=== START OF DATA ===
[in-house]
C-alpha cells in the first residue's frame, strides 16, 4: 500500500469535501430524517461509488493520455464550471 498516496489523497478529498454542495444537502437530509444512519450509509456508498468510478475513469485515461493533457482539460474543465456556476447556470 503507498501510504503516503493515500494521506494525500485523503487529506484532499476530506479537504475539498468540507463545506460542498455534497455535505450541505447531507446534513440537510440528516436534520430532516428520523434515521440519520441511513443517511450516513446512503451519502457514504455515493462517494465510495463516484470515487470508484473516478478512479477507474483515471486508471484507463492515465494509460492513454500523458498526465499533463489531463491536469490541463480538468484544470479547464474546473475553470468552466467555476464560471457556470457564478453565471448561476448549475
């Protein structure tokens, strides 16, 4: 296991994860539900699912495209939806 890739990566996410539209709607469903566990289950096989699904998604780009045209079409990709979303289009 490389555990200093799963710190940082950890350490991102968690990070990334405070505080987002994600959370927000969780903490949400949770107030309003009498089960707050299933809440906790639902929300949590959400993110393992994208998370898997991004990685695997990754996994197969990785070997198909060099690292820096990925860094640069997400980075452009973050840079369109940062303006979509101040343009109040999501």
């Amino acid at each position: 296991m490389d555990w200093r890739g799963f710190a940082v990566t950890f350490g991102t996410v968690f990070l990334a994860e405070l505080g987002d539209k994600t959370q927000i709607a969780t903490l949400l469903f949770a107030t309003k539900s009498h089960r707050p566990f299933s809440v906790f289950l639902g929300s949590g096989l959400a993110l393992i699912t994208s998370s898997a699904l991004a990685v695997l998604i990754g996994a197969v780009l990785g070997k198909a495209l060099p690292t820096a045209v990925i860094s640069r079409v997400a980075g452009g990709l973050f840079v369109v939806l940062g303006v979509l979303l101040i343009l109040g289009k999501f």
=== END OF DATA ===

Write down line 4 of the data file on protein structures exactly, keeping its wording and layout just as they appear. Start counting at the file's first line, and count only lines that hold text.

């Amino acid at each position: 296991m490389d555990w200093r890739g799963f710190a940082v990566t950890f350490g991102t996410v968690f990070l990334a994860e405070l505080g987002d539209k994600t959370q927000i709607a969780t903490l949400l469903f949770a107030t309003k539900s009498h089960r707050p566990f299933s809440v906790f289950l639902g929300s949590g096989l959400a993110l393992i699912t994208s998370s898997a699904l991004a990685v695997l998604i990754g996994a197969v780009l990785g070997k198909a495209l060099p690292t820096a045209v990925i860094s640069r079409v997400a980075g452009g990709l973050f840079v369109v939806l940062g303006v979509l979303l101040i343009l109040g289009k999501f």